On Friday at the Paley Media Center in New York City, Facebook CEO Mark Zuckerberg and News Corp CEO Robert Thomson engaged in a frank discussion about the role of news media in informing conversation on Facebook’s platform. It came after the soft launch of Facebook News, a new curation product intended to spotlight top-quality daily news.
Zuckerberg said that he thinks Facebook News can reach 20 to 30 million people in the next few years, which he expects will expand to international markets in the future.
“It’s very clear that the work that the news industry does is … critical for democracy,” said Zuckerberg. “This is gonna be the first time ever that there is a dedicated space in the [Facebook] app focused on some high-quality journalism … [and] the first time we’re making multi-year financial commitments. We’ve gotten these secondary tabs to work.”
News launched for a subset of Facebook users in the U.S. this morning, accessible from a shortcut that appears in the toolbar at the bottom of Facebook’s mobile app. It highlights developing stories deemed relevant to the national conversation by curators who source from select publishers, and in addition original reporting from local publications in major metros including New York, Los Angeles, Chicago, Dallas-Fort Worth, Philadelphia, Houston, Washington D.C., Miami, Atlanta, and Boston.
“I think in a lot of ways, local papers have probably been hit the hardest … I don’t think that [there’s even been one] sustainable business model around news,” said Zuckerberg. “[That’s why we’re] forming partnerships around this news tab and we’re going to include that [local] content.”
In News, a group of curators — who Facebook says are free from editorial intervention — populate a dedicated tab with articles chosen according to publicly available guidelines. Personalized content that isn’t manually aggregated, like regional and independent reporting, is selected algorithmically.
News allows users to choose which publishers they’d like to see and to hide articles and topics from those they’d rather not read. For users with subscriptions linked to their Facebook account, a new section collates the content they pay for. And Facebook says that News will eventually fold in content from Today In. By way of a refresher, Today In allows Facebook users to browse news, events, discussions, and more related to their current city, and it recently expanded to over 6,000 towns and cities across the U.S. (up from six in January).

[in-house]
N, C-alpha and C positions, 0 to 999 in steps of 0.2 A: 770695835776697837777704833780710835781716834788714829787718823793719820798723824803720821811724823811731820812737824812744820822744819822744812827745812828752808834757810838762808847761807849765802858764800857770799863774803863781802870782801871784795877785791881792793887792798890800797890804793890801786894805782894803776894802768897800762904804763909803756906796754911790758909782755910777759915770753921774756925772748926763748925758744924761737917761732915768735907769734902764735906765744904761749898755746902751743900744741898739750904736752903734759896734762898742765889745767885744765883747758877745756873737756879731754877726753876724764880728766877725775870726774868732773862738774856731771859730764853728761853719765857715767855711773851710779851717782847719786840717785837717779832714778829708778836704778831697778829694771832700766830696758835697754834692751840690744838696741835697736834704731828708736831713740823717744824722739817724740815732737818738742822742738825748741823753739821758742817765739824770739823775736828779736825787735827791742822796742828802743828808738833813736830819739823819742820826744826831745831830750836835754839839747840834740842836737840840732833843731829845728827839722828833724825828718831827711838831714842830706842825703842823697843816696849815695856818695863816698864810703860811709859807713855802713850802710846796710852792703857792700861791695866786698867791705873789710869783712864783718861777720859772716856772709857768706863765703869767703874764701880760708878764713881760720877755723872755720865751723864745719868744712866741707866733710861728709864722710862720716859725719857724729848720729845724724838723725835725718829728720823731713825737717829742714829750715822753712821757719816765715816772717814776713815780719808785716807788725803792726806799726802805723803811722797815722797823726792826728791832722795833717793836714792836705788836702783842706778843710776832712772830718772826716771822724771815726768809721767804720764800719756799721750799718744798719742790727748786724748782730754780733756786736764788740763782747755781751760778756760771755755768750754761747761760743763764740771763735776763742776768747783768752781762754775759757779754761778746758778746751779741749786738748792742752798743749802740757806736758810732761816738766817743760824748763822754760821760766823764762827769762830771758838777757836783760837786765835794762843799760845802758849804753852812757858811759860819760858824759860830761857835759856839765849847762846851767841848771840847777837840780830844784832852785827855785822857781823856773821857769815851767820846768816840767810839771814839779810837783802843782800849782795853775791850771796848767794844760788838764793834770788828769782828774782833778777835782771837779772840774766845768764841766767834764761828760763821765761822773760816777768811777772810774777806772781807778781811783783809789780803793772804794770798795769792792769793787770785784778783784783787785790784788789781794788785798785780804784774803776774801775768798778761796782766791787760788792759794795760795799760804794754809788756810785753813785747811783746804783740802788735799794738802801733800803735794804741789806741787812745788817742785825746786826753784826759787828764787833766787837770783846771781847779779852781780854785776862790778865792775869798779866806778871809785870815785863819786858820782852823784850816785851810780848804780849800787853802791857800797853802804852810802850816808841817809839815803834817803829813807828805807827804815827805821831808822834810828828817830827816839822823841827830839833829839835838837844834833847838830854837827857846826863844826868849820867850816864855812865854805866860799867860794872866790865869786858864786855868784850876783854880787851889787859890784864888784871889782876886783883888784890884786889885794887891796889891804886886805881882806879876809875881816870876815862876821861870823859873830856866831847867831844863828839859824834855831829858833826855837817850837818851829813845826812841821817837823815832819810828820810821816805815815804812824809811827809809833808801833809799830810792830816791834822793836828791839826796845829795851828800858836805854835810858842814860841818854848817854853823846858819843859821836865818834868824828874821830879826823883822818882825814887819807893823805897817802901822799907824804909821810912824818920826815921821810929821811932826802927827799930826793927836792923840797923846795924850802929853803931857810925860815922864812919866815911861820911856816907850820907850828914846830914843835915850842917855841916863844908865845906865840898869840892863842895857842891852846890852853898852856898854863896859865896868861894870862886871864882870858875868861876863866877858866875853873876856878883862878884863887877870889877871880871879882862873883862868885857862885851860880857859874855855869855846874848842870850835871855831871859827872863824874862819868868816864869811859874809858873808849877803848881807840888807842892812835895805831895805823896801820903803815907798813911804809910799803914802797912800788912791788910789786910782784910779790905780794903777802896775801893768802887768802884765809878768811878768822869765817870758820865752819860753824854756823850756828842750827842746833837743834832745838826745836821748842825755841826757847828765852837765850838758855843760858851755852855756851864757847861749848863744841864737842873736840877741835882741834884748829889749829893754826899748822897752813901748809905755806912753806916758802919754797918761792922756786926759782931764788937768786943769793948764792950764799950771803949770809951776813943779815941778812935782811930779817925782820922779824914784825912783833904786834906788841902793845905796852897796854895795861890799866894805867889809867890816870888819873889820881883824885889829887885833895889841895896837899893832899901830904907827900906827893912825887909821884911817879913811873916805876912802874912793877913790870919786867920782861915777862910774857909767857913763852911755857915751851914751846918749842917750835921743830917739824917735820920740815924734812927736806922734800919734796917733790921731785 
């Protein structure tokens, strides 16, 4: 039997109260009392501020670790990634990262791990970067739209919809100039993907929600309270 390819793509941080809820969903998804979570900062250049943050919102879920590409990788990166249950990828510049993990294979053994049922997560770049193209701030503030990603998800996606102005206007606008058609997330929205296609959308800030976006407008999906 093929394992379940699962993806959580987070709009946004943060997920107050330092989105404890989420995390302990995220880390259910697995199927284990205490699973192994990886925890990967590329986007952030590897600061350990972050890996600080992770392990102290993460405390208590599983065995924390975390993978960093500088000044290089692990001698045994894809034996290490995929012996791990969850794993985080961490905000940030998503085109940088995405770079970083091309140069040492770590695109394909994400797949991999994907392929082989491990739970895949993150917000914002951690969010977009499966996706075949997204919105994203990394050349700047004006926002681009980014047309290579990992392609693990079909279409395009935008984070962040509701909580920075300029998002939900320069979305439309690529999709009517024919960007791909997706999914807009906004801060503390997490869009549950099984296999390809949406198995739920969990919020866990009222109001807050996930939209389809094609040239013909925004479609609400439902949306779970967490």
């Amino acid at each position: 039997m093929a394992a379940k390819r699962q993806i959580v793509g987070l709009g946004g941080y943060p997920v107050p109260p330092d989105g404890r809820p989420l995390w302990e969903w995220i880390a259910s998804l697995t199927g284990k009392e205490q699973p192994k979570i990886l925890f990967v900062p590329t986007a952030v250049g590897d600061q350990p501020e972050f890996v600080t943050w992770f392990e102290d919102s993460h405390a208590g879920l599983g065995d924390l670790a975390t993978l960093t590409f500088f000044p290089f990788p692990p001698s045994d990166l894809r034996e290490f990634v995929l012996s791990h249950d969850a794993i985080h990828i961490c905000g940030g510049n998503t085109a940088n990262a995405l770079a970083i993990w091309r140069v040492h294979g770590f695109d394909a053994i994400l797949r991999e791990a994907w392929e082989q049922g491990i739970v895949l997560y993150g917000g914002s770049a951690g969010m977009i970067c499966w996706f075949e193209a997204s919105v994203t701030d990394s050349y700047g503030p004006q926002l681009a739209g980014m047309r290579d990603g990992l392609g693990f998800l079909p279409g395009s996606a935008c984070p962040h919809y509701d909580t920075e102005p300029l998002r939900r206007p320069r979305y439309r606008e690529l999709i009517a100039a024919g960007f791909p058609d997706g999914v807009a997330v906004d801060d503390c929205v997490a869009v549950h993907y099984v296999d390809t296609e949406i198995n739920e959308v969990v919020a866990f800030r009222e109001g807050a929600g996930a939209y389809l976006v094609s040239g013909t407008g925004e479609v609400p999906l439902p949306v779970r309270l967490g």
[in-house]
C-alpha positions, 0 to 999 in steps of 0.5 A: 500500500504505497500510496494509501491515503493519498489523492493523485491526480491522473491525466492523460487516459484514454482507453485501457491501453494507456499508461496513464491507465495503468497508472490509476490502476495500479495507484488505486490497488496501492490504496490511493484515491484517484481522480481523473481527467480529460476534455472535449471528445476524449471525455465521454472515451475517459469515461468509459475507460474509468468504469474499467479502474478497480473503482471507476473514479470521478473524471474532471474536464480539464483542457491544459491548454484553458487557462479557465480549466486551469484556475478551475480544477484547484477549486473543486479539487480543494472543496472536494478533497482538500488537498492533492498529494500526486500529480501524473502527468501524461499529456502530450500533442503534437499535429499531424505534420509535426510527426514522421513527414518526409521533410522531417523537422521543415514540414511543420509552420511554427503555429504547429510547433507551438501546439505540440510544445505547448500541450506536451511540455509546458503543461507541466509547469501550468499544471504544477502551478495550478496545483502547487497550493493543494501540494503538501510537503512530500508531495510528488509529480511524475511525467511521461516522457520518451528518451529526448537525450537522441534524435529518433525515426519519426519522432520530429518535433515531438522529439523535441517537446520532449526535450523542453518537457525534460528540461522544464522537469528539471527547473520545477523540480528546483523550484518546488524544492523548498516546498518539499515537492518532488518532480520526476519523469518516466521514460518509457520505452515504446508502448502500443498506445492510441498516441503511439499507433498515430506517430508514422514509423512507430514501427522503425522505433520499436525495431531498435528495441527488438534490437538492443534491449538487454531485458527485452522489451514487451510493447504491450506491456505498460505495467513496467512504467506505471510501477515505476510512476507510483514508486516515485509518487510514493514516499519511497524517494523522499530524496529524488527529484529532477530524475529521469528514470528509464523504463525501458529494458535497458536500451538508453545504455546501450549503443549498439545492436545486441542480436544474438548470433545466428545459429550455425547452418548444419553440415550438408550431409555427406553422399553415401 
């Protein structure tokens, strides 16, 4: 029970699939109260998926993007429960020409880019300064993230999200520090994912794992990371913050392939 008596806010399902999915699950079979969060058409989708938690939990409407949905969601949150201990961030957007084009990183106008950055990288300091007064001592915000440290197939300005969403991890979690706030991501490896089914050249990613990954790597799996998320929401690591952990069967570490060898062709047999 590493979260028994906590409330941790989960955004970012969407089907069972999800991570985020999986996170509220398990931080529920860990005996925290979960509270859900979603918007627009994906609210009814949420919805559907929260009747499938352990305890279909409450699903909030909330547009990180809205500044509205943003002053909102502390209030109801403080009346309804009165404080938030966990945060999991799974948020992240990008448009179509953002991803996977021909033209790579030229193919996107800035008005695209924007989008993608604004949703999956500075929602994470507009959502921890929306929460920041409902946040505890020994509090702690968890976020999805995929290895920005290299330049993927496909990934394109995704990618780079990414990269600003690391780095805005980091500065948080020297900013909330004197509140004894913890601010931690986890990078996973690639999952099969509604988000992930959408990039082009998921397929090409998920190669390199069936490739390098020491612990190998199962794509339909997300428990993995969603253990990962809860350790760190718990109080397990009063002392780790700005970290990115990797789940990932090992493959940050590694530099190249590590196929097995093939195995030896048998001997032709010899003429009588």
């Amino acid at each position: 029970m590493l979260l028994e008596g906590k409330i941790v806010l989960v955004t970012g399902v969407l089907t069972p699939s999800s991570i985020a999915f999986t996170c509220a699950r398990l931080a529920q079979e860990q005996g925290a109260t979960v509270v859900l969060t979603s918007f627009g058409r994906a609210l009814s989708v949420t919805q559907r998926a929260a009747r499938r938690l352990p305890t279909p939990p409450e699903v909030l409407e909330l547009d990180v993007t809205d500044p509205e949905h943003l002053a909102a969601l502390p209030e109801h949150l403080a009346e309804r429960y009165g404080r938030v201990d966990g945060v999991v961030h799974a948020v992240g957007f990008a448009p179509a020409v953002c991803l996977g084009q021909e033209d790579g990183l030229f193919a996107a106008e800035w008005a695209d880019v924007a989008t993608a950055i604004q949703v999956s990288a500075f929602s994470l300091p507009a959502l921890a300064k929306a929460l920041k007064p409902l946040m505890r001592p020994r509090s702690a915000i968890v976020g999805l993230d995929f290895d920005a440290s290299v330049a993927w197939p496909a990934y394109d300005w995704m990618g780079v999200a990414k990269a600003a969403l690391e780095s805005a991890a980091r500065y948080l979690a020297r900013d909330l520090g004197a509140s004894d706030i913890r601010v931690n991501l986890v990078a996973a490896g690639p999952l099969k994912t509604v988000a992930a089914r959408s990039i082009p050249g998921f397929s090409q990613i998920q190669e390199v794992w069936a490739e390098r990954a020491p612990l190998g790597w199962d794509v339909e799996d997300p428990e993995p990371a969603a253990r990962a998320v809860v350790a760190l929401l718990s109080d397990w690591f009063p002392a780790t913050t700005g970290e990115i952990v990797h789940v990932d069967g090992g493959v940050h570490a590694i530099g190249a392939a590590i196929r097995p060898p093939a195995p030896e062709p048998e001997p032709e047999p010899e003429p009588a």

That control — that choice and curation — is a vitally important part of the News experience, said Zuckerberg. “[We’re] making it so the content in the News tab is not a person is saying ‘I’ll follow in the New York Times’ or ‘I’ll follow the Fox News’ and then they get content from [those publications]. Rather, we have a team of people who are choosing which content to show, which creates a … dynamic where we have a reason to go out and pay for that content to get it into the system so that we can choose to show it.”
Facebook says that the list of publications at launch totals roughly 200. Notable among them is the Wall Street Journal, BuzzFeed News, Business Insider, the Washington Post, and Dow Jones properties like Barron’s, MarketWatch, and Financial News.
Facebook says it won’t provide News data to advertisers. However, Zuckerberg expressed an openness to the idea of providing publishers insights into the engagement behavior of their paying subscribers.
News launches at a trying time for Facebook — and for the news industry at large. While the former has been accused of shutting out conservative voices on its platform, the latter has suffered acutely the effects of shrinking advertising revenue. The Pew Research Center said that the number of newspaper newsroom employees dropped by 47% between 2008 and 2018, from about 71,000 workers to 38,000.
Facebook has in recent years taken a number of steps to address criticism of its feed’s content mix. In April, the company outlined steps to stop scams and other “problematic” posts from going viral on the platform (particularly within private Facebook groups). And in 2016, it shut down a trending topics feature that a Gizmodo report alleged suppressed stories featuring conservative points of view.
Zuckerberg pushed back against the notion that Facebook or any of its properties, including Instagram, tunes its recommendation algorithms for engagement at any cost. “I basically [prohibit] any of our teams … from optimizing the systems to encourage the maximum engagement,” he said. “What we do [instead is that] we optimize … for facilitating as many meaningful interactions between people as possible.”
But he admitted that there have been mistakes. An algorithm tweak in May led to a decrease in viral video watching on Facebook by 15 million hours, leading to a $100 billion one-day dip in the company’s market cap.
“It’s taken us a while to get an appreciation for what the right way is our to support high-quality journalism,” said Zuckerberg. “We want as much of the [ad] revenue as possible that gets generated to go to publishers so that it’ll fund high-quality journalism.”
To this end, Zuckerberg during this afternoon’s fireside chat highlighted another initiative: the incubation of new media business models. Earlier this year, Facebook pledged to spend $300 million over three years across a number of journalism projects, including several nonprofit ventures that focus on local reporting.
“We have a lot of engineers and people working on trying to build … advanced technology for this — to give the vast majority of revenue to the publishers and in order to make that work,” he said.